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Fear as Fuel: Embracing Risk for Big Rewards

You probably won’t be surprised to learn that when I received the news of my MS diagnosis fourteen years ago, my immediate response was fear.

In the early days of grappling with this new normal, I often felt out of control. I was unsure how my daily life would change, for how long I would be able to remain physically active, or whether the disease would literally cripple me from the inside out.

My reaction probably isn’t unique, and with the advice of the right medical team, many of these concerns can be assuaged. Reassurances, education, and communication can replace overwhelming fear with hope and confidence. Unfortunately, at the time, I didn’t have that.

My first neurologist was cold, out of touch, and seemed to care little about how this disease would affect me physically and emotionally, both at that time and in the future. When I found a doctor who took the time to explain what was happening and how I could manage my diagnosis, the apprehension melted away. Living with MS became about mindset and, with this new perspective, my fear lost power.

Looking back now, I realize that the root of my anxiety was the unknown. Someone else’s response could be rooted in trauma, physiology, or even ignorance. In fact, many of the most challenging emotional states, like doubt, regret, shame, and perfectionism come from worry.

Fear can be protective.

Fear can be protective, sending you important signals about what to avoid and when to demonstrate caution. Fear is hard-wired into the human nervous system as a visceral response to the world around you. When you hear a loud, unexpected noise or your heart races while looking down from a great height, you’re being alerted to a situation that could cause you harm.

Functional fears are survival instincts designed to keep you safe. Not being able to distinguish the difference between functional and dysfunctional fear probably won’t support a healthy future. Left unchecked, existing in a state of constant distress can prevent you from becoming who you’re truly meant to be.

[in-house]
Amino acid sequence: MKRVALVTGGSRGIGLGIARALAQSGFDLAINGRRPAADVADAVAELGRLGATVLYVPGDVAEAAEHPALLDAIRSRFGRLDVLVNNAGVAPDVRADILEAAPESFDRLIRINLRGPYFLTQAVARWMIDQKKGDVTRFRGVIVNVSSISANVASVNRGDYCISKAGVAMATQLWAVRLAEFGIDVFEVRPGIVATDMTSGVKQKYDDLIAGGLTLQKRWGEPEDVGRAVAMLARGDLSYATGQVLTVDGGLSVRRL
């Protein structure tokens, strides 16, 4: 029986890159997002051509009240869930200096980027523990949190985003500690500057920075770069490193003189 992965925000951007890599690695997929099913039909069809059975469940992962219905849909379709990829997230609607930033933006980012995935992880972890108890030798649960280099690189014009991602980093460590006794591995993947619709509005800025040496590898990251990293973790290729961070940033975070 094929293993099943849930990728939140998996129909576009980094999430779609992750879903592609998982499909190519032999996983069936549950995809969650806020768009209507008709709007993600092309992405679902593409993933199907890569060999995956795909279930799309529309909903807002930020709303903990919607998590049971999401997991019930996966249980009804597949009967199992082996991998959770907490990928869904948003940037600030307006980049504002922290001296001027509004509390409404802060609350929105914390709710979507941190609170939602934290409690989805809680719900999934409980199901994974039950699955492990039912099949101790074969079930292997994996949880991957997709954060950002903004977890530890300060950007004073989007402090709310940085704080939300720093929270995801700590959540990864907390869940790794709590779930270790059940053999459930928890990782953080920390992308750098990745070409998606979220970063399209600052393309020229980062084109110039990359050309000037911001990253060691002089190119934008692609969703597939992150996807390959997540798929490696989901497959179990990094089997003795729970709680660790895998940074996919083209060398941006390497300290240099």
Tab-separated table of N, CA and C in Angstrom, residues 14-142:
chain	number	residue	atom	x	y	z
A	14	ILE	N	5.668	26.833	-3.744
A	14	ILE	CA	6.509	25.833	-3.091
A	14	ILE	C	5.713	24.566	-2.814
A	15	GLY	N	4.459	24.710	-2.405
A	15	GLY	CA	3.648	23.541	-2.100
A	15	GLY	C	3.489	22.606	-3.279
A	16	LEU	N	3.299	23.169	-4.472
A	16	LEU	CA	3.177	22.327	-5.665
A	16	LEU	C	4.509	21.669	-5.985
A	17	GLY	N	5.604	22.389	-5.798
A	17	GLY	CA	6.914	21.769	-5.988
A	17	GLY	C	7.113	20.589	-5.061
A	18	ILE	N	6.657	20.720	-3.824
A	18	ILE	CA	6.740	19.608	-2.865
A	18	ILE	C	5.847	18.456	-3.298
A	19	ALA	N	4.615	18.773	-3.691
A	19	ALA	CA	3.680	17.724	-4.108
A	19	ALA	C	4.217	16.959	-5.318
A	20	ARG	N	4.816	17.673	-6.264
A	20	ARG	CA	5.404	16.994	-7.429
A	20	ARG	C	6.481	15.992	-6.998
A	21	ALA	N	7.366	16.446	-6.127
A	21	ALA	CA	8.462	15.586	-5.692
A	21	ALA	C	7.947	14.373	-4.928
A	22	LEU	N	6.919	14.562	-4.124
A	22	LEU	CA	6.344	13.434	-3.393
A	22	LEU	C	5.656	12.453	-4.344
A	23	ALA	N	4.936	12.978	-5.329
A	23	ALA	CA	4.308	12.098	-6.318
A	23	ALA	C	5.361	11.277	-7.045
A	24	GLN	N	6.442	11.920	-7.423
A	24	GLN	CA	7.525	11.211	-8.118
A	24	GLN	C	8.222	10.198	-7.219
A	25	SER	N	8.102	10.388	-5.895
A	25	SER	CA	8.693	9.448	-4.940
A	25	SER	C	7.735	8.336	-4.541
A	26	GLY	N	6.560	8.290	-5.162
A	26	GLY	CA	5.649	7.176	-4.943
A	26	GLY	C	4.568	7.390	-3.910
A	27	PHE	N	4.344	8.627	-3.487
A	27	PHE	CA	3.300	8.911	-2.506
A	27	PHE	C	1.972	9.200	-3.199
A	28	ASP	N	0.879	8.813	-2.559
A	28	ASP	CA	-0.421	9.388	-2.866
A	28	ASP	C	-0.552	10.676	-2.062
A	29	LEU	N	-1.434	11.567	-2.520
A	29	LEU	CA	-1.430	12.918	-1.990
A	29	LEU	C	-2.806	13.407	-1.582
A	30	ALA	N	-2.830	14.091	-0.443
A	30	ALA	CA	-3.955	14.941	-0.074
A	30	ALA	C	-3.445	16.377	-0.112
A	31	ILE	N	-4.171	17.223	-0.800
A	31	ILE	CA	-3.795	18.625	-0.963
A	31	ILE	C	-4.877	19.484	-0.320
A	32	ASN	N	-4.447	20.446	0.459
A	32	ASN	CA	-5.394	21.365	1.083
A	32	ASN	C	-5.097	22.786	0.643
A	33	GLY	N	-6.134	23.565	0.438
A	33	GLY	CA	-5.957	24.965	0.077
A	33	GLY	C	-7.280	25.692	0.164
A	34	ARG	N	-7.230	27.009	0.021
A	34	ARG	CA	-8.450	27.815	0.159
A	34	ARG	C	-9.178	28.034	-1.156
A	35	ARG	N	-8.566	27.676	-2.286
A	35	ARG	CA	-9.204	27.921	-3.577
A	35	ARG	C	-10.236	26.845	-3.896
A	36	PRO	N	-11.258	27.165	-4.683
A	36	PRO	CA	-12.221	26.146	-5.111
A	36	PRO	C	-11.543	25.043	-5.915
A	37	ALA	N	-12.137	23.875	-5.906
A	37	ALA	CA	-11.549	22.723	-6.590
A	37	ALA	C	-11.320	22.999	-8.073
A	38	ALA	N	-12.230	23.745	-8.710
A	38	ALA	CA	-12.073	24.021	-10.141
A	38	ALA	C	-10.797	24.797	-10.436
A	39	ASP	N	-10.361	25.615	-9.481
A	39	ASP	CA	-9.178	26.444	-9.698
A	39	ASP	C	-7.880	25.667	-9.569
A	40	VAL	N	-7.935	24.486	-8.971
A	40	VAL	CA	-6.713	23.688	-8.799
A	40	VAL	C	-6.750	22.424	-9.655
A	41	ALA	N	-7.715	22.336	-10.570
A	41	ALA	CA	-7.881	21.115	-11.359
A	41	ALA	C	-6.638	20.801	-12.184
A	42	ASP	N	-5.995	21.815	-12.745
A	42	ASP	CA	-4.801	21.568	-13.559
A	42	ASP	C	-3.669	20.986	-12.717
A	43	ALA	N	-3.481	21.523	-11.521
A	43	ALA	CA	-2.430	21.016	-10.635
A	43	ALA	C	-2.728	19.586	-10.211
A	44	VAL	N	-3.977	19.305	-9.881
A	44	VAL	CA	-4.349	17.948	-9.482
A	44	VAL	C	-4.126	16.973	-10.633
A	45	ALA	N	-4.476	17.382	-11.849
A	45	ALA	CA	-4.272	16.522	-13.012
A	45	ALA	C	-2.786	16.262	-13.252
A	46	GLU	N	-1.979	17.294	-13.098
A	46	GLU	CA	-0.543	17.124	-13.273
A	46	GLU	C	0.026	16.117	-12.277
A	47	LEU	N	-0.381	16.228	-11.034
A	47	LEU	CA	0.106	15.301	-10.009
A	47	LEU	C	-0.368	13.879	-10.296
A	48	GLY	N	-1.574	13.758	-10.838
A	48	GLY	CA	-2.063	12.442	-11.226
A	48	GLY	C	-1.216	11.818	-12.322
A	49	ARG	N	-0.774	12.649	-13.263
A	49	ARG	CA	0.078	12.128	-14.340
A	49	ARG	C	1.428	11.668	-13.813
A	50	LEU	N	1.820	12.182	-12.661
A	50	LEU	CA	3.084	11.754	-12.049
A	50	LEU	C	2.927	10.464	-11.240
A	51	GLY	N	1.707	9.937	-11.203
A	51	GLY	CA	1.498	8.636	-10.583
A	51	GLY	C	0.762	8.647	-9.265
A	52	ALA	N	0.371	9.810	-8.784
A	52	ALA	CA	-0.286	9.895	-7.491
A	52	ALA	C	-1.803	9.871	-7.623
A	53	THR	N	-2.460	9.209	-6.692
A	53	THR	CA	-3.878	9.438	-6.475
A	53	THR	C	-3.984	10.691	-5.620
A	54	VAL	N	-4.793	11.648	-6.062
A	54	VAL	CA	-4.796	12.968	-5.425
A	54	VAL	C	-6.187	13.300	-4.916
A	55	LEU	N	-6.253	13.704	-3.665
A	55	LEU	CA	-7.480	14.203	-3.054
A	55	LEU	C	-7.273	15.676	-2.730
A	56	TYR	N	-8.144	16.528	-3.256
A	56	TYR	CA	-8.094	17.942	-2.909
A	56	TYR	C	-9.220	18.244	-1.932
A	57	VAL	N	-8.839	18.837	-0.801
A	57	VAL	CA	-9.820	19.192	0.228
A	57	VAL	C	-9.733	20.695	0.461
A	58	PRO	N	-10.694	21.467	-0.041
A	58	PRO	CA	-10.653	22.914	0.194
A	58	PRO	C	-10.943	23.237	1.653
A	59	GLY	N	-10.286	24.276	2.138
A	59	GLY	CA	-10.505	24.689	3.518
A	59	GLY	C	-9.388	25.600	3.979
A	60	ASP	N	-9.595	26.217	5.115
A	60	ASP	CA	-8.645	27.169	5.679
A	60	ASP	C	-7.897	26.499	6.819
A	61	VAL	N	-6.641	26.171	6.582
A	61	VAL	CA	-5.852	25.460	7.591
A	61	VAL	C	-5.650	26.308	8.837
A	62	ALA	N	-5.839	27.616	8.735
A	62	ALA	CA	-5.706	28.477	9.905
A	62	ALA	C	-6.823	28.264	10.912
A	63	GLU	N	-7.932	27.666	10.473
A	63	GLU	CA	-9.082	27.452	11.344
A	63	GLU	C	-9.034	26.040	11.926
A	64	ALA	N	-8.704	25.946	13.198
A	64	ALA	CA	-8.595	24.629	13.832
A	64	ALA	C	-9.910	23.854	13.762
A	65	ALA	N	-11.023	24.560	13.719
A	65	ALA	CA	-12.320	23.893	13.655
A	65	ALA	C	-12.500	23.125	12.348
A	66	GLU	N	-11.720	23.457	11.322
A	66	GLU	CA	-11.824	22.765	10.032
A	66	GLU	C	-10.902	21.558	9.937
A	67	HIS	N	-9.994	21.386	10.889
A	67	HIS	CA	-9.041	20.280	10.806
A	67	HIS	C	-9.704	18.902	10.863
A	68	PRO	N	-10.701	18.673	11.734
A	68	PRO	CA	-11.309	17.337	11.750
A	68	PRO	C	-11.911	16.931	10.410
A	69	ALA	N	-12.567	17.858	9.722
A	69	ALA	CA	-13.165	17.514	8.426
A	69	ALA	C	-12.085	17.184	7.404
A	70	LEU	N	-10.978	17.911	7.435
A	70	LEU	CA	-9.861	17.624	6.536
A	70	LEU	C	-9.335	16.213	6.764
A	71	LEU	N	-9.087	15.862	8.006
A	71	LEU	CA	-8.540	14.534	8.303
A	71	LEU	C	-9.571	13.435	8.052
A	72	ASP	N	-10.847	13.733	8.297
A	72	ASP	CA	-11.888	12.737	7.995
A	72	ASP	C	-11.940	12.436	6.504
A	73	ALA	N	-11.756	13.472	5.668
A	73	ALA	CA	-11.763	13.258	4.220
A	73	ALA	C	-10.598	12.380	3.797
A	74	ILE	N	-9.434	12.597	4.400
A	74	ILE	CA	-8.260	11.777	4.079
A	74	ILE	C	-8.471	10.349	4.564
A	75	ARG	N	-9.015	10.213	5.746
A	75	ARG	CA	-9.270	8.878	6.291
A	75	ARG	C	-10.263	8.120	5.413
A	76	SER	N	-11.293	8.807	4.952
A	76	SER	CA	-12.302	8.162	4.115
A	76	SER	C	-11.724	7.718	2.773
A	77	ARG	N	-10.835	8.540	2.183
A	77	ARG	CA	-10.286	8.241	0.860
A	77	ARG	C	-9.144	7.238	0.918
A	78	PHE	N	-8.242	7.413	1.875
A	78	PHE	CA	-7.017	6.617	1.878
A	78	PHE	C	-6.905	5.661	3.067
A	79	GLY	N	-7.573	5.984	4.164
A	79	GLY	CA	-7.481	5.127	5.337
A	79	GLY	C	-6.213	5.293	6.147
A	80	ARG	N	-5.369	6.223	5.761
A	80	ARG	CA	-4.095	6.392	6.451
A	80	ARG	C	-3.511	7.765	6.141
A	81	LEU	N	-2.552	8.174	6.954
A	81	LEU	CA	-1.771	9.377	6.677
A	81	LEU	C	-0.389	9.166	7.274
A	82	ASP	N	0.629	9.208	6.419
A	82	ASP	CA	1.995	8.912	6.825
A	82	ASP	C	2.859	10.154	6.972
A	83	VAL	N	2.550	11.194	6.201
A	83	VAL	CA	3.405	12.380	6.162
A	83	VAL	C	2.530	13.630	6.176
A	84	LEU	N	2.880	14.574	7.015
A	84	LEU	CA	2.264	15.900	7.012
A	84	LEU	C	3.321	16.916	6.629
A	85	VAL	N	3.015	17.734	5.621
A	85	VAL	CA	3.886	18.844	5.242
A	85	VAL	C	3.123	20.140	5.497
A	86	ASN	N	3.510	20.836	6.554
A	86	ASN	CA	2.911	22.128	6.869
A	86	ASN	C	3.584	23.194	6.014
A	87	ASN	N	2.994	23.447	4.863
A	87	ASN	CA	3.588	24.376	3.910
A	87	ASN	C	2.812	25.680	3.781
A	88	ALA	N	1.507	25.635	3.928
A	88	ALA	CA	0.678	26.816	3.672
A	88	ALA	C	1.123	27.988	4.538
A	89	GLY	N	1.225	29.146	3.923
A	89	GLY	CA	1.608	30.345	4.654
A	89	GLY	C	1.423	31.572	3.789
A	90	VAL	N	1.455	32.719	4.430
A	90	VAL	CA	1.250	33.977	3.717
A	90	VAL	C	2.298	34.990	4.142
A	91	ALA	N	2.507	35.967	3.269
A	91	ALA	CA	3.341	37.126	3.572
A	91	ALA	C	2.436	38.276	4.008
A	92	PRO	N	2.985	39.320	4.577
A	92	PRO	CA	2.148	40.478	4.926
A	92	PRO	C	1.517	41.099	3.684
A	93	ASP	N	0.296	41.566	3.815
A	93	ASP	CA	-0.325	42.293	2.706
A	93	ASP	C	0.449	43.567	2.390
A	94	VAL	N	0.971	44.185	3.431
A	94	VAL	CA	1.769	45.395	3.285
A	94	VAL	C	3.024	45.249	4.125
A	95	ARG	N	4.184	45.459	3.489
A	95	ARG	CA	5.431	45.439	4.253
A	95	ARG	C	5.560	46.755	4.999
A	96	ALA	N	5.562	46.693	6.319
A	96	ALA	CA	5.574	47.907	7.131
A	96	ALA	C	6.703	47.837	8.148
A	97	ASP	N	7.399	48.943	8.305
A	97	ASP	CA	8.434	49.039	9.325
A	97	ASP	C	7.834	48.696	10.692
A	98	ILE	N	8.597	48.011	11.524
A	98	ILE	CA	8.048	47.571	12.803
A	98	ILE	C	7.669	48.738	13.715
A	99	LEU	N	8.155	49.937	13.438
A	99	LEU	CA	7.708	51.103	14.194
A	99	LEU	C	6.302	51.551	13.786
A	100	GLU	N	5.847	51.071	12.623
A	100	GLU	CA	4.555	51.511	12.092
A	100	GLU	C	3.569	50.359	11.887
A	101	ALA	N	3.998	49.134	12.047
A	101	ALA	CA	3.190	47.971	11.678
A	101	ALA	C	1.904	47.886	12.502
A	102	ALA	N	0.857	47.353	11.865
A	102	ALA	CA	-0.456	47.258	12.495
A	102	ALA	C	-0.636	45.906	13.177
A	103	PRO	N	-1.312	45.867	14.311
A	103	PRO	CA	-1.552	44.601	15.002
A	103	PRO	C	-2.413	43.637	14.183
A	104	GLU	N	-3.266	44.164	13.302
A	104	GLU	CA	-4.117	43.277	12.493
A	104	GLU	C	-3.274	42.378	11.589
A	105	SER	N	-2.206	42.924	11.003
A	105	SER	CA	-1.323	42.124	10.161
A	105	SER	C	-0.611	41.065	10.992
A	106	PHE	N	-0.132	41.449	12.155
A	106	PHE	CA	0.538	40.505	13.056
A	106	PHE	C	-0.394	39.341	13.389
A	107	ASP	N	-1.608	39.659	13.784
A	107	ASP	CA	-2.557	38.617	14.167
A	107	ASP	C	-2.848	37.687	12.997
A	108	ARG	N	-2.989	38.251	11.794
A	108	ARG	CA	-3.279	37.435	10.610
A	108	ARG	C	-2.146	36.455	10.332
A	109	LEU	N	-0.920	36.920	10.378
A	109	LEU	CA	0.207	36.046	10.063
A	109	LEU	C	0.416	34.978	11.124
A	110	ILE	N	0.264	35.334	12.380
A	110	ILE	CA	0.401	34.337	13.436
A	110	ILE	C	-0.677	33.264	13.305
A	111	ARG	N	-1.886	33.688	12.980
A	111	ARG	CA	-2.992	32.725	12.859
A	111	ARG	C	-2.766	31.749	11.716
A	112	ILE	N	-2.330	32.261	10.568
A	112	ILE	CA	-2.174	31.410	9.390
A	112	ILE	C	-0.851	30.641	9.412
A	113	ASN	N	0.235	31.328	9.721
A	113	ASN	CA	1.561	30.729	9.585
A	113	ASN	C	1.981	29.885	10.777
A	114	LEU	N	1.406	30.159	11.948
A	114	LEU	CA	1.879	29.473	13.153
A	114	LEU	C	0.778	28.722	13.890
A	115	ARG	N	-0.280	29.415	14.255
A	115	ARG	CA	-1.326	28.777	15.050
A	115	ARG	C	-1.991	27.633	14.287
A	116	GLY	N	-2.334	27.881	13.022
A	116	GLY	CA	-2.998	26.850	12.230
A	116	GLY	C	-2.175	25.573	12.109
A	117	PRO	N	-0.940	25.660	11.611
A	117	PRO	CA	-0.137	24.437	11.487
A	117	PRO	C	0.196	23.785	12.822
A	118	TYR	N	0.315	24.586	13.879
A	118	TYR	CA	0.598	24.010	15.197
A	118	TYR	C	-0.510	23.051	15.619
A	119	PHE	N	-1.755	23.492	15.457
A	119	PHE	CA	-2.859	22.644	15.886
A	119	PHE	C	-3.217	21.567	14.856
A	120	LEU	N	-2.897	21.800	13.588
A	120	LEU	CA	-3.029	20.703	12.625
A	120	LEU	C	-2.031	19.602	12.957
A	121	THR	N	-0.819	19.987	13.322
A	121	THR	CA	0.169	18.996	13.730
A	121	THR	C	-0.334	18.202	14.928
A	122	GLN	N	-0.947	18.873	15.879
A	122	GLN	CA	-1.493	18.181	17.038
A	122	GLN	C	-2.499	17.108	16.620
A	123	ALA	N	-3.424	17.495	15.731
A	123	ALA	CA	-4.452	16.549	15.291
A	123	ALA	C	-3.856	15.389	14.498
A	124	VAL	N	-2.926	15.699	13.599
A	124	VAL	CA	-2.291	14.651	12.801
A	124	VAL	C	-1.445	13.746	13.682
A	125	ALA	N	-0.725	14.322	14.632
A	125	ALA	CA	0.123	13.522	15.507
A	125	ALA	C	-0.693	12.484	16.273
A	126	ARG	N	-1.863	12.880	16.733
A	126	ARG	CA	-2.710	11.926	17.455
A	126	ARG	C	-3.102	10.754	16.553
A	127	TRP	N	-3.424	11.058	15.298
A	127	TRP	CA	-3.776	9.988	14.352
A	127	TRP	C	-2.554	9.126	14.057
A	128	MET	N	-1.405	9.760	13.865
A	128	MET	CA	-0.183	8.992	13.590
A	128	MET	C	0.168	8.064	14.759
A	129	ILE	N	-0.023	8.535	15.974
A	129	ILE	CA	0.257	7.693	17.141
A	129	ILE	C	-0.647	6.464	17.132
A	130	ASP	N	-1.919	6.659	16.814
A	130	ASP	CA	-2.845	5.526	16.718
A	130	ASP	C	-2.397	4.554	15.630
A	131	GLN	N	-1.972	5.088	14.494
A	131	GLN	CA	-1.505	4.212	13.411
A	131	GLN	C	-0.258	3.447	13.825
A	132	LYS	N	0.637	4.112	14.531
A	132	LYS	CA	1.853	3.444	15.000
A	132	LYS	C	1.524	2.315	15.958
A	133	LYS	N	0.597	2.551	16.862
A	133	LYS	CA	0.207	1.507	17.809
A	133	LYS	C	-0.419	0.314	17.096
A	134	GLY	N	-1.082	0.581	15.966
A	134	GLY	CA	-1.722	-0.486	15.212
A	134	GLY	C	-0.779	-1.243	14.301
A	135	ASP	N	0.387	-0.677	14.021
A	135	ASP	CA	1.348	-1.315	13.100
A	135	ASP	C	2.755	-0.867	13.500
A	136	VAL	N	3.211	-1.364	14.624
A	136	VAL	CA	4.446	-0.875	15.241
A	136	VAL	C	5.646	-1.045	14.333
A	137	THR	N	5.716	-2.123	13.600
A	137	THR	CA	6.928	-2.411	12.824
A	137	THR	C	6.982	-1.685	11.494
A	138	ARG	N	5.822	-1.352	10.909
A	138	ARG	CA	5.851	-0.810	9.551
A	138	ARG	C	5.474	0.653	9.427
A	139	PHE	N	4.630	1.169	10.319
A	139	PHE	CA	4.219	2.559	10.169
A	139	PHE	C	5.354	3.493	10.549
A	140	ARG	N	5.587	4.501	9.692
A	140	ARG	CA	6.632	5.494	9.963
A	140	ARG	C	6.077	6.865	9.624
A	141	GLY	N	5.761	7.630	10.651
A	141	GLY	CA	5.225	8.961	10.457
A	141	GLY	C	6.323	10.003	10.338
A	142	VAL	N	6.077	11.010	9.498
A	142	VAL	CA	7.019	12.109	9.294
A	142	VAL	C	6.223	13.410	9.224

Dreading a negotiation can be rooted in a desire to avoid confrontation. You might struggle to find your voice at the bargaining table or even avoid engaging in negotiations at all. This kind of avoidant behavior could imprison you in a scarcity mentality—afraid to ask for anything more. Shifting your perspective and thinking of negotiation as a conversation rather than a conflict can undermine the power of your fear.

Perhaps you’re afraid of taking the next step in your career. Unfounded anxiety can stop you in your tracks, preventing you from trying for a promotion. Ultimately, your worries could close you off from taking chances. You might find yourself avoiding professional challenges and settling for doing just good enough. What if you stopped and asked yourself, “What’s the worst that can happen?” Simply playing out the scenario and realizing that the outcome you’re afraid of is highly unlikely often helps. 

I’ve experienced fearfulness in different situations throughout my life. In this instance, I was afraid of being unwell, of needing others too much, of limiting myself, and of being a burden to those I care about. When I changed my mindset about those anxieties, I found I could move forward.

Hope can be motivational.

Both can motivate you, but the opposite of fear is hope. Like many of you, worry was a factor in my early career. But it was not alone. Along with an innate sense of hopefulness, and a willingness to take chances, I was driven to try different strategies, come up with new ideas, and take on new ventures until I reached my goals. 

Do you want to look back on life and realize you could have achieved so much more? I don’t, and I know excelling in any area of my life would be difficult if I always allowed fear to rule my decisions. When I imagine different scenarios for a choice I need to make, the outcome almost always comes with a greater reward than the perceived risk. 

The strength you need to achieve success is within you, but shifting your perspective and ignoring your own unease requires courage. Banishing misgivings from your mindset could open the door to incredible opportunities and set you on a path to great happiness. True, you may have to challenge your own security or comfort, but the reward just might outweigh the risk. Whether you’re willing to push through your fear and try is for you to decide.

Next time you’re confronted with an impactful decision, ask yourself, “What’s the worst that can happen?”


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